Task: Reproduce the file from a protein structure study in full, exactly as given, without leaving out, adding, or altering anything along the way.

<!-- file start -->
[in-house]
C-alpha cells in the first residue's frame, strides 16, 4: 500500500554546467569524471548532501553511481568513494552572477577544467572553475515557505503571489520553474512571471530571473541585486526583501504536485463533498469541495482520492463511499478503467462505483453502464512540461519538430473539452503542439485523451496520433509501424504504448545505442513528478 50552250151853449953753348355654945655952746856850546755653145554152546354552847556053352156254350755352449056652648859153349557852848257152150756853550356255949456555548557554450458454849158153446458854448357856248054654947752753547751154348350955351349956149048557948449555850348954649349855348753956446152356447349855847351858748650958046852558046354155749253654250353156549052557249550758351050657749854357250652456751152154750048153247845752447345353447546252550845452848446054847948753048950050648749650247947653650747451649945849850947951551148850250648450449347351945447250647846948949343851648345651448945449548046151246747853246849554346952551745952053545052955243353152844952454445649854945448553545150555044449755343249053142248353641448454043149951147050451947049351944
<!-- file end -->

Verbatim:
[in-house]
C-alpha cells in the first residue's frame, strides 16, 4: 500500500554546467569524471548532501553511481568513494552572477577544467572553475515557505503571489520553474512571471530571473541585486526583501504536485463533498469541495482520492463511499478503467462505483453502464512540461519538430473539452503542439485523451496520433509501424504504448545505442513528478 50552250151853449953753348355654945655952746856850546755653145554152546354552847556053352156254350755352449056652648859153349557852848257152150756853550356255949456555548557554450458454849158153446458854448357856248054654947752753547751154348350955351349956149048557948449555850348954649349855348753956446152356447349855847351858748650958046852558046354155749253654250353156549052557249550758351050657749854357250652456751152154750048153247845752447345353447546252550845452848446054847948753048950050648749650247947653650747451649945849850947951551148850250648450449347351945447250647846948949343851648345651448945449548046151246747853246849554346952551745952053545052955243353152844952454445649854945448553545150555044449755343249053142248353641448454043149951147050451947049351944